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United States v. Sheafe

United States District Court, D. Arizona

April 27, 2018

United States of America, Plaintiff,
v.
Adam Christopher Sheafe, Defendant.

          REPORT AND RECOMMENDATION

          HONORABLE JACQUELINE M. RATEAU UNITED STATES MAGISTRATE JUDGE

         On March 19, 2018, Defendant filed a Motion to Dismiss Indictment for Violation of Interstate Agreement on Detainers (Doc. 95). The Government filed a Response on March 26, 2018 (Doc. 96) and the Defendant filed a Reply on April 4, 2018 (Doc. 97). The Motion was heard by Magistrate Judge Rateau on April 19, 2018. Having considered the matter, the Magistrate Judge recommends that Defendant's Motion be DENIED.

         I. UNDISPUTED FACTS

         On January 27, 2016, while the Defendant was serving a state prison sentence in Nevada, the Pima County Attorney's Office filed a detainer with the Nevada Department of Corrections pursuant the Interstate Agreement on Detainers (IAD), 18 U.S.C. App. II, § 1, et seq. The Defendant was under indictment on three felony cases in Arizona. On March 8, 2016, Nevada acknowledged receipt of the detainer and provided information to Pima County about the Defendant's location and inmate status. On April 14, 2016, the administrative details of the transfer were complete and Pima County sent a letter to Nevada accepting temporary custody of the Defendant under the IAD.

         Meanwhile, on March 2, 2016, the Defendant, along with his co-defendant and wife, Jane Sheafe, were indicted by a Federal Grand Jury and charged with Conspiracy to Commit Bank Fraud, Bank Fraud, and Aggravated Identity Theft. (Doc 3). On April 7, the Government filed an Application for Writ of Habeas Corpus Ad Prosequendum (Writ) with this Court. (Doc 21). The Writ was granted on April 11, 2016, and on April 15, 2016, the U.S. Marshals Service took custody of the Defendant and transported him to Federal Court where he had an initial appearance on April 26, 2016.

         Trial was originally scheduled for June 21, 2016. It is now scheduled for June 5, 2018. Defendant agreed to all but three of the continuances.

         II. THE IAD

         The IAD is a compact entered into by 48 States (Louisiana and Mississippi are the exceptions), the federal government, and the District of Columbia to establish procedures for resolution of one jurisdiction's outstanding charges against a prisoner or inmate who is in the custody of another jurisdiction. New York v. Hill, 528 U.S. 110, 111 (2000). The purpose of the IAD is to minimize the adverse impact of a foreign prosecution on the rehabilitative programs of the confining jurisdiction. United States v. Johnson, 953 F.2d 1167, 1170 (9th Cir. 1992).

         When an inmate is transferred from a jurisdiction where he is serving a sentence (“the sending state”) to a jurisdiction where an indictment is pending (“the receiving state”), the IAD imposes time limits within which the receiving state must bring the prisoner to trial. The time limits differ depending on whether it is the inmate or the receiving state that requested the transfer. If the inmate requested the transfer, the receiving state must try him within 180 days of his arrival. 18 U.S.C. app. II, § 2, art. III(a). If the receiving state requested the transfer, it must try the inmate within 120 days of his arrival. 18 U.S.C. app. II, § 2, art. IV(c).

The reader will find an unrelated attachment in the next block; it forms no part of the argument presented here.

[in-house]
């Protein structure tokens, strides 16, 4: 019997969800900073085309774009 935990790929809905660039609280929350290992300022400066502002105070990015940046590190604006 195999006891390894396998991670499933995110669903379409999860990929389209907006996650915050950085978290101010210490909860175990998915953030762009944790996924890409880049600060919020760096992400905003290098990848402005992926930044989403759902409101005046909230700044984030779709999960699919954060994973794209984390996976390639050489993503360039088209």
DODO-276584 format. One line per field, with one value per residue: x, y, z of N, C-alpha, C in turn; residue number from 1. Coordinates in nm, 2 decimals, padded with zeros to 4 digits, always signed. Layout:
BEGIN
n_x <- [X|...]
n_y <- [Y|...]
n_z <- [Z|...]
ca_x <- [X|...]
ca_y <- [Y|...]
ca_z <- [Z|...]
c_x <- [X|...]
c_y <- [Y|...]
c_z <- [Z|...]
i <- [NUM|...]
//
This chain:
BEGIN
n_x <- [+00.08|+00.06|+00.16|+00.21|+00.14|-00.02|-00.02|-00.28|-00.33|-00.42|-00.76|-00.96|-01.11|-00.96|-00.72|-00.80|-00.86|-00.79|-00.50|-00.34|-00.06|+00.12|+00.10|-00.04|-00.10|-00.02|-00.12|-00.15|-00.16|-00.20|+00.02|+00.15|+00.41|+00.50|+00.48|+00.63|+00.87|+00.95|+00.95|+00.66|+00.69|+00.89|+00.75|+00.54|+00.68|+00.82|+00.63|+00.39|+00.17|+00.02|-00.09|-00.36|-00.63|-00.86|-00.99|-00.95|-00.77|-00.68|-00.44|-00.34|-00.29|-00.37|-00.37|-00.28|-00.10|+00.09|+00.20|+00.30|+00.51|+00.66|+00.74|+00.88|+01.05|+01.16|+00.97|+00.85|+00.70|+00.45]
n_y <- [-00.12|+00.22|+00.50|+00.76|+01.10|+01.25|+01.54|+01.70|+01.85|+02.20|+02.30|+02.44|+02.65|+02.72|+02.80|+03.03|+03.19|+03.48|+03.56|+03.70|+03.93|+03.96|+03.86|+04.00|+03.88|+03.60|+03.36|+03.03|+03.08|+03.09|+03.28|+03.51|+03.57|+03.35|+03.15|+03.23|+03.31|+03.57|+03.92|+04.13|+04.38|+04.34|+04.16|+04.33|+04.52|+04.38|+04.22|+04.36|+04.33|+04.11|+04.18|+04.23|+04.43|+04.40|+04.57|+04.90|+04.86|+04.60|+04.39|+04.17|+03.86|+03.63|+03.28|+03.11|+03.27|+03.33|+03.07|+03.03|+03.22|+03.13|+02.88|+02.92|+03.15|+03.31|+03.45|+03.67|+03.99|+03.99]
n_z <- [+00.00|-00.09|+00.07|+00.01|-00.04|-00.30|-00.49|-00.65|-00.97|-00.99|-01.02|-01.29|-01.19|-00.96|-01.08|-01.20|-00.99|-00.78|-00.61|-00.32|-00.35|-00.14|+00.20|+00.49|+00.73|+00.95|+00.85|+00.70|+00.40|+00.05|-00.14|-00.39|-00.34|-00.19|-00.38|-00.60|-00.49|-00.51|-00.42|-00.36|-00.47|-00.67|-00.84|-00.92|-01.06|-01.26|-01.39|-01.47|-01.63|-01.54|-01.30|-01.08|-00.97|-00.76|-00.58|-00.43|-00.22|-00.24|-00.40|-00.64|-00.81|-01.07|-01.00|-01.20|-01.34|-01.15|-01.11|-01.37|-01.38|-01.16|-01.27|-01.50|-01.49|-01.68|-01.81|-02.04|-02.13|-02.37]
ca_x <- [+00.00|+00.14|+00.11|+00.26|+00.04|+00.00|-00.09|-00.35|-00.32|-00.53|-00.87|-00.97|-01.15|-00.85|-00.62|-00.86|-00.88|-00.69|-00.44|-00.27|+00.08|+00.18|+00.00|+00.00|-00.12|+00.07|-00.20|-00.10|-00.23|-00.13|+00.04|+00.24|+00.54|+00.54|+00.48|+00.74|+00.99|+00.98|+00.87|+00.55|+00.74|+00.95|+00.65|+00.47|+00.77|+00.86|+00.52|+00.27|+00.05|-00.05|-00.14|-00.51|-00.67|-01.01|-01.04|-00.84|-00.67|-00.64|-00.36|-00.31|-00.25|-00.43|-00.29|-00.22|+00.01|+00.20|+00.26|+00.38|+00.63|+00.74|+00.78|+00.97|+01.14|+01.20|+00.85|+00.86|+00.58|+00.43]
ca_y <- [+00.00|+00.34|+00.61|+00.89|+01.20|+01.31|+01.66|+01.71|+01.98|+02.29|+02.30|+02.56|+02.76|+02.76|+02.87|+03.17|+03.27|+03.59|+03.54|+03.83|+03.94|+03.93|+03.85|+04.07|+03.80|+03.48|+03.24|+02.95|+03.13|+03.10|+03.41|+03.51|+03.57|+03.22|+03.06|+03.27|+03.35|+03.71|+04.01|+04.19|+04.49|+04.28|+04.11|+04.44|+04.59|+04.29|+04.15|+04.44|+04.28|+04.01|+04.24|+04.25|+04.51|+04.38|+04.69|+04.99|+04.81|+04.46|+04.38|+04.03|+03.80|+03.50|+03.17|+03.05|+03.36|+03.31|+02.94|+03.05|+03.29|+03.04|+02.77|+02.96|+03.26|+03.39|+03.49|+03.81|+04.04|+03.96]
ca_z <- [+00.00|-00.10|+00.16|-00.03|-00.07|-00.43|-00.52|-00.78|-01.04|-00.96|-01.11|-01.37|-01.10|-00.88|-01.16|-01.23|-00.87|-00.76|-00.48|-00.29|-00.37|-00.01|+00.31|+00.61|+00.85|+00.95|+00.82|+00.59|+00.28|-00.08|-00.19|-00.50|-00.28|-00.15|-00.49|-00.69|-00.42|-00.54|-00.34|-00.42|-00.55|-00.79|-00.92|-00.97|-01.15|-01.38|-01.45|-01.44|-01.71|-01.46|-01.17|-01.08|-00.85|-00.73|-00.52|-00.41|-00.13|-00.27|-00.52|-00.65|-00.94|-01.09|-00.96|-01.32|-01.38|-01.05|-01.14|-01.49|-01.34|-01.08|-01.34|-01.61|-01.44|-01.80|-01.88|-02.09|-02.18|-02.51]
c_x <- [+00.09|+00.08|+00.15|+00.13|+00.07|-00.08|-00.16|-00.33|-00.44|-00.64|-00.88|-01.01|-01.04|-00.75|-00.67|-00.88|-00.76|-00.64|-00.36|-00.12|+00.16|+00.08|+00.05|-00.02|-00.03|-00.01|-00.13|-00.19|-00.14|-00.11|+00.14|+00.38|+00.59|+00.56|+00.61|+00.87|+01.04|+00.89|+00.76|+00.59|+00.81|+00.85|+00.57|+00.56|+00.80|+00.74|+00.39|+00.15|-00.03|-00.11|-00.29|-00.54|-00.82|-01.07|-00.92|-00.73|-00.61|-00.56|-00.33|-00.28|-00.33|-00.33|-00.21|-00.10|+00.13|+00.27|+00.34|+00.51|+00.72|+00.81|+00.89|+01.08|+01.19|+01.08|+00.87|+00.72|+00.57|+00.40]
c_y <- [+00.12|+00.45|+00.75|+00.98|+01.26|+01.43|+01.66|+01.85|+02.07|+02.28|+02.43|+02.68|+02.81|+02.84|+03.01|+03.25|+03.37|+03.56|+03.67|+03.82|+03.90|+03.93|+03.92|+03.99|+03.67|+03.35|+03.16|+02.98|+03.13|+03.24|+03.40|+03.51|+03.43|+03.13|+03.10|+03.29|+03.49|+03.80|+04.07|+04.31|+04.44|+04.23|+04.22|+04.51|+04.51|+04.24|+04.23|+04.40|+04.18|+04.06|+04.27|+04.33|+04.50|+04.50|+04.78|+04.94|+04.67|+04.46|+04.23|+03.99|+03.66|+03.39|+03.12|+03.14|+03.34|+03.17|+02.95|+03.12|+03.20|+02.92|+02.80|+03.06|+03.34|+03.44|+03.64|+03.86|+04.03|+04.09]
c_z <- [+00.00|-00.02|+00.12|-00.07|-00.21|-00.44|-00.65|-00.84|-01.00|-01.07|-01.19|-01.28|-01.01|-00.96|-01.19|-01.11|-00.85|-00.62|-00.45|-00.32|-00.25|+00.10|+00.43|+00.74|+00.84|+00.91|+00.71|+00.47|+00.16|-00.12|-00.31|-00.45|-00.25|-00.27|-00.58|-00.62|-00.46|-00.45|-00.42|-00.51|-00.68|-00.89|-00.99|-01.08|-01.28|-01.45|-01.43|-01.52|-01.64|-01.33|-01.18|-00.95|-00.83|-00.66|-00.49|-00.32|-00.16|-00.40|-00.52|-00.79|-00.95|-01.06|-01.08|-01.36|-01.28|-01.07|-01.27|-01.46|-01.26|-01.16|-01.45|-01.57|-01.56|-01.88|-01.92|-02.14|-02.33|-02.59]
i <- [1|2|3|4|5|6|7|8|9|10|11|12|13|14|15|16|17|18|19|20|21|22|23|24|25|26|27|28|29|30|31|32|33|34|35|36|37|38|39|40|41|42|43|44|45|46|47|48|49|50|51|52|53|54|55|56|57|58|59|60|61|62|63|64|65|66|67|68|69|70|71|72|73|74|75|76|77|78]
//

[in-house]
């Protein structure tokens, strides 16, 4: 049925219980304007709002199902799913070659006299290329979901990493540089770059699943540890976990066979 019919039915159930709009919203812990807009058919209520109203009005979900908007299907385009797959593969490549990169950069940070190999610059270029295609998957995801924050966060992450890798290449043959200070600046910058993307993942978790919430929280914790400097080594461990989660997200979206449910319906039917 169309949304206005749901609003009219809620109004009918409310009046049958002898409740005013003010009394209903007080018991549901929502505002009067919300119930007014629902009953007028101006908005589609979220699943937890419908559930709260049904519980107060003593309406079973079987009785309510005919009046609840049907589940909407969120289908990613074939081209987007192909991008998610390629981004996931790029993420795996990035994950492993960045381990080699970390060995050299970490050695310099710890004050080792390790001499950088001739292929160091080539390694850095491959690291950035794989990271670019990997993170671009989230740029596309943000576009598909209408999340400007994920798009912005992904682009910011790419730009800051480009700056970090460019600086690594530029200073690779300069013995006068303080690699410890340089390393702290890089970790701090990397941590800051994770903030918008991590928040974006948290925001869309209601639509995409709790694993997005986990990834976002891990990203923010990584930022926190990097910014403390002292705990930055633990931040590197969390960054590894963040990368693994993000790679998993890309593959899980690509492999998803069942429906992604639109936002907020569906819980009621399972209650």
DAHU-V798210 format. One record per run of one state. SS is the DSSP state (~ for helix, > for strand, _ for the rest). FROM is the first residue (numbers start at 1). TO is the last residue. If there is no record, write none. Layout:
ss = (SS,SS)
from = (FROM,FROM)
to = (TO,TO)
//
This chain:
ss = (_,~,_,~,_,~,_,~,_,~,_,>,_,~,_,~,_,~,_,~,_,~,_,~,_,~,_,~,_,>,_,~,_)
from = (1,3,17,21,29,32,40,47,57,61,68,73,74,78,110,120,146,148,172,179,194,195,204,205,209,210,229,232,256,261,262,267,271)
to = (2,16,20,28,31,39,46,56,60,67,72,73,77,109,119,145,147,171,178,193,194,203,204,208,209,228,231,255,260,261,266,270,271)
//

The IAD timeline is not absolute and a court, upon good cause showing, may grant any necessary or reasonable continuances. 18 U.S.C. App. II, § 2, article IV(c). This ‘“necessary or reasonable continuance' provision is, by clear implication, the sole means by which the prosecution can obtain an extension of the time limits over the defendant's objection.” Hill, 528 U.S. at 116. The IAD does not define “good cause.” Brown v. Wolff, 706 F.2d 902, 906 (9th Cir. 1983). Nor do the various legislative histories of the original drafting of the IAD by the Joint Committee on Detainers. Id.

         III. ANALYSIS

         Defendant contends that his indictment must be dismissed because he has not been tried within 120 days of the federal government taking custody of him. The Government argues that the IAD does not even apply to Defendant's case because it secured Defendant's transfer by means of a Writ rather than a federal detainer. Defendant counters that interpreting the provisions of the IAD in this manner, creates a loophole that permits the Government to avoid the IAD's strict time limits.

         The Supreme Court addressed this exact issue in United States v. Mauro, 436 U.S. 340 (1978). While warning that the government should not circumvent the IAD by means of a writ, the Court nonetheless ruled that a writ of habeas corpus ad prosequendum, like the one filed in this case, is not a detainer within the meaning of the IAD. Mauro, 436 U.S. at 349. Defendant is not entitled to relief on this ground because he was transferred from Nevada to federal custody in Arizona pursuant to a writ not a federal detainer. See also United States v. Moore, 822 F.2d 35, 37 (8th Cir.1987) (The IAD is inapplicable when the government secures the presence of a state prisoner by means of a writ of habeas corpus ad prosequendum without filing a detainer.); Baxter v. United States, 966 F.2d 387 (8th Cir.1992) (same).

         Even assuming the IAD applies to this case, the Government argues it has not violated the IAD's stringent 120-day time limit because the trial continuances were based on “good cause” which made it ...


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